PerlAccessHandler ModPerl::DanHandler

And the following is the Perl module that is in the /usr/local/lib/site_perl/ModPerl directory on my Ubuntu machine:

package ModPerl::DanHandler;
use strict;
use warnings;
use FileHandle;
use IO::Socket::INET;

use Apache2::Log;
use Apache2::RequestRec ();
use Apache2::Connection ();

use Apache2::Const -compile => qw(FORBIDDEN OK :log);

mkdir "/tmp/bad_ips";
chmod 0777, "/tmp/bad_ips"

my $sock = IO::Socket::INET->new(PeerPort => 8125,
				PeerAddr => '',
				Proto => 'udp');

sub handler {
	my $r = shift;

	my $str = $r->connection->remote_ip();

	# if there is an attempt to access "zencart/admin", then put the ip on the block list
	if ($r->unparsed_uri() =~ /zencart\/admin$/ ||
		$r->unparsed_uri() =~ /zencart\/+admin\/+/ ||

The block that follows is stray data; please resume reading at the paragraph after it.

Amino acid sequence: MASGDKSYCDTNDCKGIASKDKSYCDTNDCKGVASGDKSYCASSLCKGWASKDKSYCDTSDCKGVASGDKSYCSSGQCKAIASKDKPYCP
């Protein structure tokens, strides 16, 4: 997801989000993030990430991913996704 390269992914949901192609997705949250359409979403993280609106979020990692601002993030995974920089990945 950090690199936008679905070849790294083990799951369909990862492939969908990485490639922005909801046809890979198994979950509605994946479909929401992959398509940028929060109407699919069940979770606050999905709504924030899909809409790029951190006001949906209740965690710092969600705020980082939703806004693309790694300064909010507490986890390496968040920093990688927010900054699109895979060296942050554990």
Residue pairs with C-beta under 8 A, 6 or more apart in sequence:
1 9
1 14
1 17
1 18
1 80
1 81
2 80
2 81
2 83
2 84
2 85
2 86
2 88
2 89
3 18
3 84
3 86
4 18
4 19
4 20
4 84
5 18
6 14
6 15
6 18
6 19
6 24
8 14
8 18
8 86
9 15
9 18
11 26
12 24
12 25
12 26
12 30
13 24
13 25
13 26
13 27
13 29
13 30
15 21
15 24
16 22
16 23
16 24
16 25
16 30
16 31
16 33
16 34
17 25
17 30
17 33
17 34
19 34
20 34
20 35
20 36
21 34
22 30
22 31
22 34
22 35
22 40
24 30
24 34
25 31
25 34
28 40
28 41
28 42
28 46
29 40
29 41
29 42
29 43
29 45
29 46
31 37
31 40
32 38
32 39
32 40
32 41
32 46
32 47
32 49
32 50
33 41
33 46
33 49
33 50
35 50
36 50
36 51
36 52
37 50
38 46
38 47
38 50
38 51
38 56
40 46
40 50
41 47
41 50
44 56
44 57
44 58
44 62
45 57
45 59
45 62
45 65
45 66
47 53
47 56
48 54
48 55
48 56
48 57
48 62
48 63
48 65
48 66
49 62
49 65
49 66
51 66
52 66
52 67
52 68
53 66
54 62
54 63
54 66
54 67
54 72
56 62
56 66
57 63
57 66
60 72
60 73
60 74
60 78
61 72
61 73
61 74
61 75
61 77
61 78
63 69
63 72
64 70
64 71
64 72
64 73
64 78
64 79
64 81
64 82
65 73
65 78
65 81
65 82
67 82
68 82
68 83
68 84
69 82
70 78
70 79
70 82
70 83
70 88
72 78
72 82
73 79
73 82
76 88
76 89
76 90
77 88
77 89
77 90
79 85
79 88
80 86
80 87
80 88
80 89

$r->unparsed_uri() =~ /phpbb2/i ) {
		#$r->log_error("BAD IP: $str");
		$sock->send( "hacker.unparsed_uri." . $r->unparsed_uri() . ":1|c\n" ) if defined $sock;
		my $fh = FileHandle->new( "> /tmp/bad_ips/$str");
		if (defined $fh) {
			print $fh "dummy";

	# check the block list
	if (-e "/tmp/bad_ips/$str") {
		$sock->send( "request.blocked:1|c\n" ) if defined $sock;
		return Apache2::Const::FORBIDDEN;
	} else {
		$sock->send( "request.allowed:1|c\n" ) if defined $sock;
		$sock->send( "request.hostname." . $r->hostname() . ":1|c\n" ) if defined $sock;
		return Apache2::Const::OK;